Recently I was in a men’s small group discussion, and we started discussing whether certain events in the Bible really happened. When I expressed my belief that events like the Flood and parting of the Red Sea were actual historical events, many looked at me like I believed in Santa Claus.
I am not a fundamentalist. When reading the Bible, I use the four senses of Scripture: literal, allegorical, moral, and anagogical (CCC 115–117). Quoting St. Thomas Aquinas, the Catechism states,
“All other senses of Sacred Scripture are based on the literal.” It couldn’t get any clearer than that. The Church teaches that Scripture is always being literal.
For some reason, though, many people think that using the four senses of Scripture allows us to categorize Scripture, and surmise that certain parts of it fall into just one, two, or three of the four categories. This is a flawed and fragmented view of God’s Word. Each and every part of the Bible possesses the sagacity and vitality of the four senses described in the Catechism. They are dimensions, not categories, so every page of Scripture is four-dimensional.
I’ve heard people say that the allegorical sense of Scripture is the one we should focus on; or that it doesn’t matter if the events really happened, what really matters is the moral of the story. This doesn’t work though.
If it Didn’t Really Happen, There’s No Lesson to be Learned
If the stories in the Bible didn’t literally happen, then the allegorical sense gets lost too. With other allegorical stories, the moral is implied because it is still conducive to the truths about life we already know, even if we change certain elements. We can accept The Three Little Pigs as an allegory because the characters in the story don’t matter as much as the moral. We can put ourselves in the pigs’ shoes, and we all have wolves in our lives.
But change any element in the stories within the Bible and its essence is lost. For example, we can’t substitute God for some other character without destroying the story of the Garden of Eden. If any of the stories in the Bible were simply allegories, the Bible would, in essence, be useless except as a collection of ancient wisdom. The story of the exodus out of Egypt only has a moral if God literally and historically led them out the way the Bible says he did. The Flood only works as an allegory if Scripture literally and historically describes what happened. If Adam and Eve did not literally and historically fall the way it is described in Genesis, then whatever allegorical lesson we try to derive from the story doesn’t matter.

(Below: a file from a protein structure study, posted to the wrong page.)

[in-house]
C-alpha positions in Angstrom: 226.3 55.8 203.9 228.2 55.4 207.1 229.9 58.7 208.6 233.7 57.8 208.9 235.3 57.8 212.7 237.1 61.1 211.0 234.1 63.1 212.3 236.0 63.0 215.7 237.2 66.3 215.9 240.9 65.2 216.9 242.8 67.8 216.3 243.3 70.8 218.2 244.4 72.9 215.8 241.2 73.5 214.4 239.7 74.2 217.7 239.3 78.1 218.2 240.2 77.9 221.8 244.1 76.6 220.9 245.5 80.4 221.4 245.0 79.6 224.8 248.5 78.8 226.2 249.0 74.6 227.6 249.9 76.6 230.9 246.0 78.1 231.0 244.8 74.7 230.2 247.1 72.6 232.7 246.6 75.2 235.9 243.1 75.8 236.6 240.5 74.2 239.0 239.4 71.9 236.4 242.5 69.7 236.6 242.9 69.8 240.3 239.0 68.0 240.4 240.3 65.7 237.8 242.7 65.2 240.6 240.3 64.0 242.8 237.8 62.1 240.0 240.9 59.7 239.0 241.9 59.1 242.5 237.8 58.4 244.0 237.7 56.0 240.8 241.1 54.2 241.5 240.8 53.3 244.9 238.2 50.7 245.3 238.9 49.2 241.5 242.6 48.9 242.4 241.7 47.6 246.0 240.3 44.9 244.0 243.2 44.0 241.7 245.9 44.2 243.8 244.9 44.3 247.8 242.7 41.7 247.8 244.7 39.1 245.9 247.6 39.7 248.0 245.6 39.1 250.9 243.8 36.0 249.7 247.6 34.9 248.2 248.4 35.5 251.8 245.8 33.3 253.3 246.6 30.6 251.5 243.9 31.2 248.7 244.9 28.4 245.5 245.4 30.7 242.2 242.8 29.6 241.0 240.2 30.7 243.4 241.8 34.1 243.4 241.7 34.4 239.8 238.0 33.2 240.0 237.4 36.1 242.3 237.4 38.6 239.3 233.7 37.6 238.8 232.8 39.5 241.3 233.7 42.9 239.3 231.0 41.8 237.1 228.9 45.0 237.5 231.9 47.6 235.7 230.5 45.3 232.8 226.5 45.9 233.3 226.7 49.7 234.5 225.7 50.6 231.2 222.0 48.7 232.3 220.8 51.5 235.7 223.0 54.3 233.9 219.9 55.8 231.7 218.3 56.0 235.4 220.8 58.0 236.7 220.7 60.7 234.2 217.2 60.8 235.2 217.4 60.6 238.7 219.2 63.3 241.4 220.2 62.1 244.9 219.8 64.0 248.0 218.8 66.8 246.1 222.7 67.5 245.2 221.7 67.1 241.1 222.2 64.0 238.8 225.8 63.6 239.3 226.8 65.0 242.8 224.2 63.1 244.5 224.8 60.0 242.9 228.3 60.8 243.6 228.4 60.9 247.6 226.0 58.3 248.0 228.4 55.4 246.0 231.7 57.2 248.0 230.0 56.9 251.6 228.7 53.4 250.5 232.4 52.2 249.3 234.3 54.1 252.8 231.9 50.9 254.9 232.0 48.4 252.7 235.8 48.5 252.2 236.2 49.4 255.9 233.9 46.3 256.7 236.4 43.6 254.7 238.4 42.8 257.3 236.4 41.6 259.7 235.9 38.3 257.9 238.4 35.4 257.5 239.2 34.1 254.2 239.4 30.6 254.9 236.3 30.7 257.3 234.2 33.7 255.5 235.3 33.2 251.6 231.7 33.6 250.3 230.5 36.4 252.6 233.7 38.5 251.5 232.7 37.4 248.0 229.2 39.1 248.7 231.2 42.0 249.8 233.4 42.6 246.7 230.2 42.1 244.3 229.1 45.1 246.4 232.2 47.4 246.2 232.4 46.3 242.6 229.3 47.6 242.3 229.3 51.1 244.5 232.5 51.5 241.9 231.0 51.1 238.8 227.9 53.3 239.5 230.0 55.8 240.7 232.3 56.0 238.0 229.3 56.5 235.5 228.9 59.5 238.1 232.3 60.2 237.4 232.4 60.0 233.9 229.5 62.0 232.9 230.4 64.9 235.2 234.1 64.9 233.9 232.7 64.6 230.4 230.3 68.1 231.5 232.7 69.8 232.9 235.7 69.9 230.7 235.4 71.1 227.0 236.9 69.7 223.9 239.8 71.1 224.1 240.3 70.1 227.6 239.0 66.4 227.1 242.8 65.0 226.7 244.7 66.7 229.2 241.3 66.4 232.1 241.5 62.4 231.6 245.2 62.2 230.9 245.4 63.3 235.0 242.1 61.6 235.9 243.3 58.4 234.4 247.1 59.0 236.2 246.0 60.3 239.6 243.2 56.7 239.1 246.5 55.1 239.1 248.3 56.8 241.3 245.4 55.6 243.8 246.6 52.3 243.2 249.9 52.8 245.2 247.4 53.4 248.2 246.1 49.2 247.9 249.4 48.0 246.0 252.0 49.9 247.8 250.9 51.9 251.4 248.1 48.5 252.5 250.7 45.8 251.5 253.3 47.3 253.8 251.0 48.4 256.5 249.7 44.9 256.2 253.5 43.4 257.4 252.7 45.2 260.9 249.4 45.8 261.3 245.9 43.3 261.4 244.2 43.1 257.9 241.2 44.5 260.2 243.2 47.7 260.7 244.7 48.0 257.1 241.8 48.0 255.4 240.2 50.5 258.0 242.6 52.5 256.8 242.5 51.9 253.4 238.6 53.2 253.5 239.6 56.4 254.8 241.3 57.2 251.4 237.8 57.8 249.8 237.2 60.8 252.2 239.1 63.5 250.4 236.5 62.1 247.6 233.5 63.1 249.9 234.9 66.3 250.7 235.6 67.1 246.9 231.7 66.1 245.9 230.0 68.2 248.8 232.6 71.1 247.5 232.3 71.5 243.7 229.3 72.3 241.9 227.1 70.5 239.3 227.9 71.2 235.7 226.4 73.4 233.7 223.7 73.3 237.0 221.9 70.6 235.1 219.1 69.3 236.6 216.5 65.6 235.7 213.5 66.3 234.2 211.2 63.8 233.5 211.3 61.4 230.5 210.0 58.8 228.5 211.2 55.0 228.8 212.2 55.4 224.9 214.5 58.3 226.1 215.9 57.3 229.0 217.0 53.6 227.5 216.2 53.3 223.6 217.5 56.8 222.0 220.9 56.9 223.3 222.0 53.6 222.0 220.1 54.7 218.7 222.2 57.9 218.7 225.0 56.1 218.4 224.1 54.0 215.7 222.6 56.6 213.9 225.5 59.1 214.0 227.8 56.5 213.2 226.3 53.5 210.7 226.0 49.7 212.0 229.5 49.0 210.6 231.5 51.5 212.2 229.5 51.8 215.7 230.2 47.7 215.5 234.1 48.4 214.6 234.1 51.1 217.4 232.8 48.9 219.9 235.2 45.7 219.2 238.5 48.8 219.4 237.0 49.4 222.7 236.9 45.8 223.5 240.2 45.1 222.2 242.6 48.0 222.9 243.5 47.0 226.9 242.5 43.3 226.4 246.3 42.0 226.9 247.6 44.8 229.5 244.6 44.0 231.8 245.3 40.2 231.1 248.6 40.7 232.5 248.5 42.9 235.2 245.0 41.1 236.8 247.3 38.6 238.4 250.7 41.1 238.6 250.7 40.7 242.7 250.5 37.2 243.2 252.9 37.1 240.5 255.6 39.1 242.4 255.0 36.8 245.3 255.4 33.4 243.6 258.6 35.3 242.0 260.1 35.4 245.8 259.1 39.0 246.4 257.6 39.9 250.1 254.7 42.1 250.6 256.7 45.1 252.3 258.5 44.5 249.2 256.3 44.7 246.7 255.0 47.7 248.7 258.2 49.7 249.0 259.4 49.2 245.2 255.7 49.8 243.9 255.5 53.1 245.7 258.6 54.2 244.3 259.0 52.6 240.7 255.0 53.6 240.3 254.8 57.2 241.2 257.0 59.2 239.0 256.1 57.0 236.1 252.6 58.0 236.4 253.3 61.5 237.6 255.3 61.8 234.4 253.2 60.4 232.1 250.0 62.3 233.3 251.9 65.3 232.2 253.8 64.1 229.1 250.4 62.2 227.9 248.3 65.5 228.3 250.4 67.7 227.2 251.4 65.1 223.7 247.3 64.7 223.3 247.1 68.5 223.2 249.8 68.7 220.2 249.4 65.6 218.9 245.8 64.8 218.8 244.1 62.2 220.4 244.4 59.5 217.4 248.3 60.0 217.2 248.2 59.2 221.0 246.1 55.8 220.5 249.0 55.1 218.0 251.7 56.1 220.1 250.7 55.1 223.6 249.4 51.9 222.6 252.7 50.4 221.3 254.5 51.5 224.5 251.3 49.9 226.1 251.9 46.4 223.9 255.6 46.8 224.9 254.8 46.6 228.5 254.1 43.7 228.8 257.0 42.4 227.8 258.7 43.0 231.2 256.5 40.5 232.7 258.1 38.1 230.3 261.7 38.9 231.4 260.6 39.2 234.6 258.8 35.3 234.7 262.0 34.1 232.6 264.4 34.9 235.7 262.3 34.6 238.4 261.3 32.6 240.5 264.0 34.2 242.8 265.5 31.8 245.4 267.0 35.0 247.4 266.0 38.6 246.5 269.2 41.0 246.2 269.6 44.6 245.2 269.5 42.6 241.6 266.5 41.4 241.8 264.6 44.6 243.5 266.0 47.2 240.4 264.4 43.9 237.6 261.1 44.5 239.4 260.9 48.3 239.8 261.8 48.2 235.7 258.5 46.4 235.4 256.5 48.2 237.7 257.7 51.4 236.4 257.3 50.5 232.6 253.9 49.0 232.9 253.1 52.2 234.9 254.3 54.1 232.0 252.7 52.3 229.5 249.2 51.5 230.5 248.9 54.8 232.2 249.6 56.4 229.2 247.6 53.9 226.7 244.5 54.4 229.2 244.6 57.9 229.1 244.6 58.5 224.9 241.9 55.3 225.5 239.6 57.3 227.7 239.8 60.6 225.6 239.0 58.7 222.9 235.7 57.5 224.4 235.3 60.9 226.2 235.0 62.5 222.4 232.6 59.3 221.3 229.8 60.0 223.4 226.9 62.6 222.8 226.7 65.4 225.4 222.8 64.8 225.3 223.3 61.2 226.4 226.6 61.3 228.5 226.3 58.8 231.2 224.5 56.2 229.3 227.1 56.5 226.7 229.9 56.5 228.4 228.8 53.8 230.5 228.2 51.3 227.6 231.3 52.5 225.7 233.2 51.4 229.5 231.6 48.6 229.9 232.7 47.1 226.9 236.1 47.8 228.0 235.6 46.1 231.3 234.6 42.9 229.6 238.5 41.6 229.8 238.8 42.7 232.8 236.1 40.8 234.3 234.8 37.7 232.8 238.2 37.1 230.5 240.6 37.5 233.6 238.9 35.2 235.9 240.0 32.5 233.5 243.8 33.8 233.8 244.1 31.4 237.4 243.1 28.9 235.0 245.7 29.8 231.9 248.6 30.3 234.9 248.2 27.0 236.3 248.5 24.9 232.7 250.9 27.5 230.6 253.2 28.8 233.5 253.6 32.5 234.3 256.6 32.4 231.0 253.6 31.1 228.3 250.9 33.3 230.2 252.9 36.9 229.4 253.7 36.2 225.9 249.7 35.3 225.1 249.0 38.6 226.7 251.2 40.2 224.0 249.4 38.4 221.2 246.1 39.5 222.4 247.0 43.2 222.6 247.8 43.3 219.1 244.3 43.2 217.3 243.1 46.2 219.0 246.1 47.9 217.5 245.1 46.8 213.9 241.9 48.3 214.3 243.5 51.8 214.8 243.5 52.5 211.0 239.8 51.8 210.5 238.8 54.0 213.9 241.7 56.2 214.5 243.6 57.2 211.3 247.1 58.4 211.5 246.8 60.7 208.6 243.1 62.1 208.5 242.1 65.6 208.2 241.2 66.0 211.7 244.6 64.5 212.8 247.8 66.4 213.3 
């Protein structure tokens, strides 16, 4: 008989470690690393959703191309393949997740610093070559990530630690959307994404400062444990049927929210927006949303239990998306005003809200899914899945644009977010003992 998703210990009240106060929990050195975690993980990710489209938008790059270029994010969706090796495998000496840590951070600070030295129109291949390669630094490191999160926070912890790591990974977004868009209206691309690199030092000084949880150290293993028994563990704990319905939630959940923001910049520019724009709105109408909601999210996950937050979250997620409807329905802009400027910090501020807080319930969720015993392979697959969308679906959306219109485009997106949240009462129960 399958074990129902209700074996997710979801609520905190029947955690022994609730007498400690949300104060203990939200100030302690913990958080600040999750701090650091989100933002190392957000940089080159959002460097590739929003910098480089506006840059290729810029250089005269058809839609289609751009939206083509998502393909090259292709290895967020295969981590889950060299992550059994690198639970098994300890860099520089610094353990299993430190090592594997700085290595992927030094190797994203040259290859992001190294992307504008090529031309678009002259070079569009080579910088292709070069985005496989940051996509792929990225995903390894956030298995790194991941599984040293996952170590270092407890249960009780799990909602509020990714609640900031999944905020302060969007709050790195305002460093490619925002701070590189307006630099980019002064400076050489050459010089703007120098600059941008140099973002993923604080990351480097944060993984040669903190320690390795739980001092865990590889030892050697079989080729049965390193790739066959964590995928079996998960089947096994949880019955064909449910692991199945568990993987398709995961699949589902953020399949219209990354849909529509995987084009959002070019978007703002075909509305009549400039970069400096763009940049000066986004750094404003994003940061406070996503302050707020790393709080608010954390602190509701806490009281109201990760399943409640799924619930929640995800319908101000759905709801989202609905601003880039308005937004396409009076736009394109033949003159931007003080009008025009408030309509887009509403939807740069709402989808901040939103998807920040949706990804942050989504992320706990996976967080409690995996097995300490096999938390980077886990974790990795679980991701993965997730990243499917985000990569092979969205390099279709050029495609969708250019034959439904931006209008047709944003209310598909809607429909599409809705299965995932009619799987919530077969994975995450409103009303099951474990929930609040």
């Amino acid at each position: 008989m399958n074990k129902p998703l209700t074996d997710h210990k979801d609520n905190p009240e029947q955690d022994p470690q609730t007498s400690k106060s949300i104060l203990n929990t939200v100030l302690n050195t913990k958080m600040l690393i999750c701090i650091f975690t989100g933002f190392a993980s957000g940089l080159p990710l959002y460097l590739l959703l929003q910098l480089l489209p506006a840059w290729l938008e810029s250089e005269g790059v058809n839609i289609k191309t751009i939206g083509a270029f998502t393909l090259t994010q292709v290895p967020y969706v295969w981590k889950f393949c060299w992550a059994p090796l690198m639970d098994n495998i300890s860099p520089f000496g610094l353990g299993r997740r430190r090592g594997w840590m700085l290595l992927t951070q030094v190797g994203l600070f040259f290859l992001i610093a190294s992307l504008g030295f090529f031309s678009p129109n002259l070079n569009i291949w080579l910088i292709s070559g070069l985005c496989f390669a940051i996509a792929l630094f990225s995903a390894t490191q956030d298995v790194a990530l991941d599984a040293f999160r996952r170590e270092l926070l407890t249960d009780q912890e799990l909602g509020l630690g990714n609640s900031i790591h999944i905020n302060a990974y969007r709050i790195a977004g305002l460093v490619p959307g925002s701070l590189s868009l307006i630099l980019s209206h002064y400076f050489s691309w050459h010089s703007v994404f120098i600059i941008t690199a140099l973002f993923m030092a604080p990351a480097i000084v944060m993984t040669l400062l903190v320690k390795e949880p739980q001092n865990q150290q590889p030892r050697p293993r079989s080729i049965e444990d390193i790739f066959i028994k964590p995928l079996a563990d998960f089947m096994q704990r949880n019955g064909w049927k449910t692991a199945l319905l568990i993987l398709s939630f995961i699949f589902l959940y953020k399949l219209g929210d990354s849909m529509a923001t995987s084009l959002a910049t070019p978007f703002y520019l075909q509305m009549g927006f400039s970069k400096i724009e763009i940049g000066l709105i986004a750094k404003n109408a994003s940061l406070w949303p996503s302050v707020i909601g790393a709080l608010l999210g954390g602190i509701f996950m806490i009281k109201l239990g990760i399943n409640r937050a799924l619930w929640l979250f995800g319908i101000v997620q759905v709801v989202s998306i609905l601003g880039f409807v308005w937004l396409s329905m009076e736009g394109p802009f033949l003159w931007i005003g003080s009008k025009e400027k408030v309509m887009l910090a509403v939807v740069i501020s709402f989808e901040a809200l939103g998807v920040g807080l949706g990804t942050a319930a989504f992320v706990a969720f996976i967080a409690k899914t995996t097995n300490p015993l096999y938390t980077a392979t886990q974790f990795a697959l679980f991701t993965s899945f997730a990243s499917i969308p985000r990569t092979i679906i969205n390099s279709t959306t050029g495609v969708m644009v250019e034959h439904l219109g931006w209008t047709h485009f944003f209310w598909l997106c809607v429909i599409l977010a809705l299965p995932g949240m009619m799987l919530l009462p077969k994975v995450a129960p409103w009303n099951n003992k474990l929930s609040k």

Every detail in these stories matters, and if we find any of them hard to believe we need to re-examine our understanding of Scripture, not retell the stories so they match up with our understandings.
Pieces in a Puzzle
Every part of the Bible is part of a larger story, and if anything in the Bible didn’t happen then the whole story falls apart. Fans of any book are familiar with this great poverty in storytelling. When their favorite book is turned into a movie, far too often the director takes out parts of the story that were essential. Fans of the book then dismiss the whole movie as an untrue representation of the original story. By saying certain things in the Bible didn’t actually happen, we’re essentially cutting out parts of God’s story and saying they aren’t important to the big picture of the Bible. We’re playing the part of the clueless movie director to God’s bestselling novel. Scripture is a saga where all the events leading up to the climax at the Crucifixion and Resurrection. Don’t sell it short by cutting out key elements just because you think they didn’t actually happen.
Historic Enough for Our Ancestors
To say the miracles in the Bible are just allegories is to say our ancestors who passed down the Bible either intended to deceive us or were just clueless fuddy-duddies. It’s like what C.S. Lewis said about Jesus: Jesus is either a lunatic, a liar, or the Lord. Our ancestors were either fools, con-artists, or normal people who were awe-struck by the stories in the Bible, so much so that they felt it was imperative to pass on these stories to future generations.
Of course, many of the stories in the Bible are unbelievable. That’s why they’re in the Bible. The Bible is basically a collection of the most unbelievable events in early human history, but that doesn’t make them untrue. It makes them significant enough to write down for posterity. The human authors inspired by the Holy Spirit did not just have their words guided by God. Their intuitive sense of significance probably kicked in when they noticed the magnitude of what they were witnessing–as if they said to themselves, under their own will, “I can’t believe what I’m witnessing. I’d better write this down!”
For centuries, the Israelites and then Christians believed these stories to be true. Are we to say thousands of years of handing down these stories was a tradition based on deception or gullibleness or some combination of the two? If they were just folklore stories written to teach life lessons, tradition would hand them down as such. But they’re not handed down to us like that. They’re handed down to us as history.